Conventional medicine is far from perfect. The pharmaceutical industry has its iniquities (and inequities!), doctors can be guilty of malpractice or can simply misdiagnose, and sometimes even drugs that have passed through rigorous testing are revealed to have dire side. In the mixed bag of cancer experiences we've had in my extended family, Maureen (referred to above) died in spite of tremendous efforts to save her...the primary cancer was never even identified. One uncle died because, we believe, his early treatment wasn't aggressive enough and they backed off too early when they thought he had gone into remission. One aunt was successfully treated early and now - something like 20 years on - lives a completely normal life. And one was saved through extraordinary medical skill. She had a huge cancerous growth right between her eyes, so massive that it was apparent to anyone looking at her. She had to have her nose, part of her skull and a good deal of underlying tissue removed. So extreme was the necessary work done that nurses changed her dressing on a voluntary basis (and, to their credit, none baulked from doing it).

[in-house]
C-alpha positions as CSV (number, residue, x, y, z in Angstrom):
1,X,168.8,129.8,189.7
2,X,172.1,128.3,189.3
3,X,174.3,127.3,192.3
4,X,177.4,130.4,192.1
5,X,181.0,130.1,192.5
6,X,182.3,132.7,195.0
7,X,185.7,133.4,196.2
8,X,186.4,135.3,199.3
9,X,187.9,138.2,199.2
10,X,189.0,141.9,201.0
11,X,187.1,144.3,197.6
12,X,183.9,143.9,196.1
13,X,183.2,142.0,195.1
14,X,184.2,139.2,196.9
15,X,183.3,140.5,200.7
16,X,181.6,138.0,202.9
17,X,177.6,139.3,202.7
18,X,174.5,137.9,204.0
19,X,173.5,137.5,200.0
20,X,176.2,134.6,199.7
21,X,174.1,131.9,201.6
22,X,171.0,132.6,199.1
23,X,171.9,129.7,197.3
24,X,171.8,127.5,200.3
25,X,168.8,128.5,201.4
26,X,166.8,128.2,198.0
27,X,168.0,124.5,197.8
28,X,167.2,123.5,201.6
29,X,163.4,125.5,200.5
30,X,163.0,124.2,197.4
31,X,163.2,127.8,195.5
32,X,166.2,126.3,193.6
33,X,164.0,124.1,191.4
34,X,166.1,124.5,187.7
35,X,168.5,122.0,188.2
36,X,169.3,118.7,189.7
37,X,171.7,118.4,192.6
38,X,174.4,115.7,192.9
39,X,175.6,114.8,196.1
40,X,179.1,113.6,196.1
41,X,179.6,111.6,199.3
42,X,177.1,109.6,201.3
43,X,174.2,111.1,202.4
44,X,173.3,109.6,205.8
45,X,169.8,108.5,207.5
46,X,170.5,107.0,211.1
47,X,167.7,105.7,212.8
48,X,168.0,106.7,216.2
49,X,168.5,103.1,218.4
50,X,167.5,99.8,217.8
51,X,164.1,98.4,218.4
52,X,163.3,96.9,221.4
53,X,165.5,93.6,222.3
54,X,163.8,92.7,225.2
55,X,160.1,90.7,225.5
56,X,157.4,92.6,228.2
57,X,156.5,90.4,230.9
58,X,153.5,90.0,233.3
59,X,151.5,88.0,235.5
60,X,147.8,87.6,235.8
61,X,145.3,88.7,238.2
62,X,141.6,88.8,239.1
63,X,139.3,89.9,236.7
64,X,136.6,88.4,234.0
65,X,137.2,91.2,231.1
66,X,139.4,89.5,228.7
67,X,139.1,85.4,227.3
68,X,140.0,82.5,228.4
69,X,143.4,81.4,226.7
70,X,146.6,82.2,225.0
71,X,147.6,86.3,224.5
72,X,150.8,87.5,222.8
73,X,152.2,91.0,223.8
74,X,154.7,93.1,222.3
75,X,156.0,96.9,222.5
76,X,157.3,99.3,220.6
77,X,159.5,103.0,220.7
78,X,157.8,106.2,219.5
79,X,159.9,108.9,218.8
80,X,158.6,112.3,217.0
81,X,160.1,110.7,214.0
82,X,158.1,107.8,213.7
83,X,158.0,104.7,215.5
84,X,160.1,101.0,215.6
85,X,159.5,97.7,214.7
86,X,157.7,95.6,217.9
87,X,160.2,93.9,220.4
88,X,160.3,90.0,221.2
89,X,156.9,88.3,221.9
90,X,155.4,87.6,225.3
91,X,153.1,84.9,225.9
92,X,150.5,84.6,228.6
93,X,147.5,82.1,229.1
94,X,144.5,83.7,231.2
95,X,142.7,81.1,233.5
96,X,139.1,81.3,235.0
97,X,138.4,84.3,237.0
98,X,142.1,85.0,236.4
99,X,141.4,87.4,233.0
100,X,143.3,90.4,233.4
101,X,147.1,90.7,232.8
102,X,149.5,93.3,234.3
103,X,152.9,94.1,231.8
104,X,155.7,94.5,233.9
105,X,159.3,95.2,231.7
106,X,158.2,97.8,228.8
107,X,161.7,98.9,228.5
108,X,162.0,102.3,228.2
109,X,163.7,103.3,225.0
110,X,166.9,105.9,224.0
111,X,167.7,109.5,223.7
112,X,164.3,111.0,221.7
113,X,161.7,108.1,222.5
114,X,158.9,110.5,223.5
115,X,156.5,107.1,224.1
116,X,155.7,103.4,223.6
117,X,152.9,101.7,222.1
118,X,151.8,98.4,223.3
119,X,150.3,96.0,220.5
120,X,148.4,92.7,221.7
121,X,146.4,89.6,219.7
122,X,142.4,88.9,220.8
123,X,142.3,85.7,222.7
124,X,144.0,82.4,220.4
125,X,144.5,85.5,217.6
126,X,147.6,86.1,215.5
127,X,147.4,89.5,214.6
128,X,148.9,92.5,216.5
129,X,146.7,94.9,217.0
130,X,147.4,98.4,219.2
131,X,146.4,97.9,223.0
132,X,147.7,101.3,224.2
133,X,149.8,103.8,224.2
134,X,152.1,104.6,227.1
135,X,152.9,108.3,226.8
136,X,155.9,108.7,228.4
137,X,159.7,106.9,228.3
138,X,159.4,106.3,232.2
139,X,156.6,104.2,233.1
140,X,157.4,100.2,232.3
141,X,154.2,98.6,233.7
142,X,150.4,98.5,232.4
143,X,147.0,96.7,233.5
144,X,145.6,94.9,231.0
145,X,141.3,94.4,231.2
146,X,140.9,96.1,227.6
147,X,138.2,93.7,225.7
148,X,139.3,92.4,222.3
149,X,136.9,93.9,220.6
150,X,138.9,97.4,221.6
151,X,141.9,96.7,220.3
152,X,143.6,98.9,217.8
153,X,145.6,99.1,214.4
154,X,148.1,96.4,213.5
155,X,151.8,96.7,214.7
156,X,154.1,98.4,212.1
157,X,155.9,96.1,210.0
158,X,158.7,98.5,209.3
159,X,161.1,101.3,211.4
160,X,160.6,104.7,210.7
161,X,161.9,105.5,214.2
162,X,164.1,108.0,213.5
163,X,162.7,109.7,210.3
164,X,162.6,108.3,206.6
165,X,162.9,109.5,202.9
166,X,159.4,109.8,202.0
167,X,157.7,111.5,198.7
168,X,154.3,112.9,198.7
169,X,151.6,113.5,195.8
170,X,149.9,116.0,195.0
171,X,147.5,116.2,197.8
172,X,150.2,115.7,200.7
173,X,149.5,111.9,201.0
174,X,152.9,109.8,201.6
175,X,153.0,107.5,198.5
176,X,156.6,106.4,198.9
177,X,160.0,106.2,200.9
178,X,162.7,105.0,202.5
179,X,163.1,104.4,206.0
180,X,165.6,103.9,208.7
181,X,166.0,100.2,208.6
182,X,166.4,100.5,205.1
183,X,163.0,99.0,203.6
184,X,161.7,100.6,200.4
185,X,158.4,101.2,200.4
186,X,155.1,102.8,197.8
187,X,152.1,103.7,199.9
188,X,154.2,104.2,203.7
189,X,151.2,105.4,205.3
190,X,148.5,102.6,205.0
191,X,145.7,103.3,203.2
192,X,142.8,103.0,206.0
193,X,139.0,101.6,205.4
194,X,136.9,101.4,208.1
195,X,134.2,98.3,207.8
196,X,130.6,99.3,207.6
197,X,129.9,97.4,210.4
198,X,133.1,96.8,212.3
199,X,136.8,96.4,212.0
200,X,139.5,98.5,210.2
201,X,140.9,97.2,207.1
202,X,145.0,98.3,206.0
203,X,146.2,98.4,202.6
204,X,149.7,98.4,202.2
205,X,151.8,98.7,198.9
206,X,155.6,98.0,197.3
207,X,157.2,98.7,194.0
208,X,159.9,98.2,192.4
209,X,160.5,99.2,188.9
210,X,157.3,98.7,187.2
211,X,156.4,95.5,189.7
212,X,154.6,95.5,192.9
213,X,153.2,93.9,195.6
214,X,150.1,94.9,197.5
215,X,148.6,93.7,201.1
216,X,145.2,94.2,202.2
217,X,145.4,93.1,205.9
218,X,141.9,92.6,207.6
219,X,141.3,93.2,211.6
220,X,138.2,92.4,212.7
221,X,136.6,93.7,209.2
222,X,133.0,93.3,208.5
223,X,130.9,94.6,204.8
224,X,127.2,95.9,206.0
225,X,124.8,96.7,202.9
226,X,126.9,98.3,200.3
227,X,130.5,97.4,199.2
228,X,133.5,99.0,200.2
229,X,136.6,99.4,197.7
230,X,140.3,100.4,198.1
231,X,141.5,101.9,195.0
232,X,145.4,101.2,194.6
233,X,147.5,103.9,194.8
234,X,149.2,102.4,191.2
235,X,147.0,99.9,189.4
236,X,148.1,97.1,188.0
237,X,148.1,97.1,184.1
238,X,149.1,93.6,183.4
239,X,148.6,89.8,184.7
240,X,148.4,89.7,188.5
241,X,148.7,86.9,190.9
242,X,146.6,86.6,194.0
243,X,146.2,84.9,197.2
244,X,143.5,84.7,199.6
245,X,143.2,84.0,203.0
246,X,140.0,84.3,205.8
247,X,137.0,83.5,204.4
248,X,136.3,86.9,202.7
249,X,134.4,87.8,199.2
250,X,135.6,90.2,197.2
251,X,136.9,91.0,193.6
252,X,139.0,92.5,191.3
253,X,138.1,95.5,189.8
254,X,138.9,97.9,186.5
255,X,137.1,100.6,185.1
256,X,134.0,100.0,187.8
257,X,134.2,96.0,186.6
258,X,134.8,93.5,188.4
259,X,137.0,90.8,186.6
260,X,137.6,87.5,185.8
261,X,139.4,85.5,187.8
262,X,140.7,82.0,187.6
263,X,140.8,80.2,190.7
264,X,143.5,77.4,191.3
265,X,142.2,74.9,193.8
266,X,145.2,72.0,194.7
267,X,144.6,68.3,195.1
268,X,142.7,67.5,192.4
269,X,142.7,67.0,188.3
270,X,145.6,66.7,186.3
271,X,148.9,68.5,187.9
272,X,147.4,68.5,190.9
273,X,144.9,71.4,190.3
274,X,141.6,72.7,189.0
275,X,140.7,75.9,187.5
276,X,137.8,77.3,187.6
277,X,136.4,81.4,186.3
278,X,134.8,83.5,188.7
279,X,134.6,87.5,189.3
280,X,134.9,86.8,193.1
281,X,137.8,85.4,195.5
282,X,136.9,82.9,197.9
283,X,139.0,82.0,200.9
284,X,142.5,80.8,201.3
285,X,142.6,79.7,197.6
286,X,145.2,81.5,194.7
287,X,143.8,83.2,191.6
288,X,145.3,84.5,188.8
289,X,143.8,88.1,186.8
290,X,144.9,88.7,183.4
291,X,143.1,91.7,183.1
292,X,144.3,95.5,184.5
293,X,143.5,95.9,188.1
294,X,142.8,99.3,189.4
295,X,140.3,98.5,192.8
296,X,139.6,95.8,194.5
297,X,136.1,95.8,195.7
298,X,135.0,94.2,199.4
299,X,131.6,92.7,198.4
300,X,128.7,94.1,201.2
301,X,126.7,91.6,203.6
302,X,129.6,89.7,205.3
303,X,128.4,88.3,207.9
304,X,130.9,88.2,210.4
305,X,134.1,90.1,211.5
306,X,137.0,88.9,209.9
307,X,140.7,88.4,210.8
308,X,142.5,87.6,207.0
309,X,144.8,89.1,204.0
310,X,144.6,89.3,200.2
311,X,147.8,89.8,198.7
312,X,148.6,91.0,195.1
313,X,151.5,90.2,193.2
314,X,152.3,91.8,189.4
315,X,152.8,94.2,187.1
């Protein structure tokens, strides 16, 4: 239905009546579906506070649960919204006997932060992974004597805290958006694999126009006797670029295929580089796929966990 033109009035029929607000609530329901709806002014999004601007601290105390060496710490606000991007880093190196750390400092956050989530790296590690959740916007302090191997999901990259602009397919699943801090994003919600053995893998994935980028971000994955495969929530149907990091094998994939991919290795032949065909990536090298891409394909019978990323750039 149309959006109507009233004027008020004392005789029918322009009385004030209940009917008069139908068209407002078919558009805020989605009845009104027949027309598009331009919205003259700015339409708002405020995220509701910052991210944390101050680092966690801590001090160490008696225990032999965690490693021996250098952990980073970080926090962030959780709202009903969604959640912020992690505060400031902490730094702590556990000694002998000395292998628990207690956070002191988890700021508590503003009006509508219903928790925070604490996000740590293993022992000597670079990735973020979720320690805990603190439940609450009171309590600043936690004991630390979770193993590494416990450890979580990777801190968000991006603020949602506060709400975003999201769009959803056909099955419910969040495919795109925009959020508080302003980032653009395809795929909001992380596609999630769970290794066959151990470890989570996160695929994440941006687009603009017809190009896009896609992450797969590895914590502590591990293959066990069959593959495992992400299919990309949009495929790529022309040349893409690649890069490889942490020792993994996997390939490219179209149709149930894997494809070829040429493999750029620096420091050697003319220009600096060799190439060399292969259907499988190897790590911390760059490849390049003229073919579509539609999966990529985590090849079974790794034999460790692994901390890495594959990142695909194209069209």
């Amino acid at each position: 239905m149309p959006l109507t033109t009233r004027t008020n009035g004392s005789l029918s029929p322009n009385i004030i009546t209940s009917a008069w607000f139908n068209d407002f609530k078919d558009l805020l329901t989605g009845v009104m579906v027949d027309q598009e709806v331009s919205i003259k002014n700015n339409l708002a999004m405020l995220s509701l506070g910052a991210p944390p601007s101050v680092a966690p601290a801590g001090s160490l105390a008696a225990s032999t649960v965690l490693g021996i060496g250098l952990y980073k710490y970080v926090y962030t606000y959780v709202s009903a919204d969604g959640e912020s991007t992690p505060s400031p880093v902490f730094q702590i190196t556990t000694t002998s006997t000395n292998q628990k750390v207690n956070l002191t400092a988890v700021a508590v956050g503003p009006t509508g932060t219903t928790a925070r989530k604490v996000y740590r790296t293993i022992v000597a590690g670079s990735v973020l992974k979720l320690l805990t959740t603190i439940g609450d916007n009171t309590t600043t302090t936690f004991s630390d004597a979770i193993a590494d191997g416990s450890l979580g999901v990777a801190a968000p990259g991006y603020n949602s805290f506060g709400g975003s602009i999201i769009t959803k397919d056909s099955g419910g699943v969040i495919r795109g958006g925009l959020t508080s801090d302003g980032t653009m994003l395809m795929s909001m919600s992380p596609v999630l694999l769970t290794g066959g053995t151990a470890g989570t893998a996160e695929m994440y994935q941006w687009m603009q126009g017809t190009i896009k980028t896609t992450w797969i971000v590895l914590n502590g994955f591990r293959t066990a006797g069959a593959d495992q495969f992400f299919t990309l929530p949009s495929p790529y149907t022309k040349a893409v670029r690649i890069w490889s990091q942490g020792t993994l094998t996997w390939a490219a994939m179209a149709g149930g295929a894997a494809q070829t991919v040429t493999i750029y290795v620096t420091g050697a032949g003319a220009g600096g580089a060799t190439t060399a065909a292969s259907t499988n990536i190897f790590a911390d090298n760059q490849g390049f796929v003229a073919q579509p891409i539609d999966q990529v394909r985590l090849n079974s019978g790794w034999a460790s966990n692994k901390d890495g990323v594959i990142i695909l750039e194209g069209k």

Today, thanks to the skill of the medical team who treated her and their ongoing efforts to continually tweak and improve her prosthetic nose, she too lives a fairly normal life.

Had she opted for cartilage, she'd be dead. Had she taken it in addition to her treatment, it wouldn't have made a scrap of difference.​
 
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>>not all natural elements are poisonous or detrimental to human health. <<

Nor would I say that they are. However, the problem here is that natural is often mindlessly touted as good and artificial as somehow bad as if one inevitably follows from the other and nothing could be more distantly removed from reality.

>>Take this as her own personal perspective.<<

And I do. The reason I go with the science is that it uses protocols which make a positive corrolation of cause and effect while eliminating other possible causes and it does so through rigerous testing and experimentation. Further, it's subject to the rigerous and pitiless process of peer review. The problem with folk medicine is that it does nothing of the kind and often falls victim to the post hoc, ergo propter hoc fallacy in that it misses the fact that corrolation is not necesserily an indication of cause.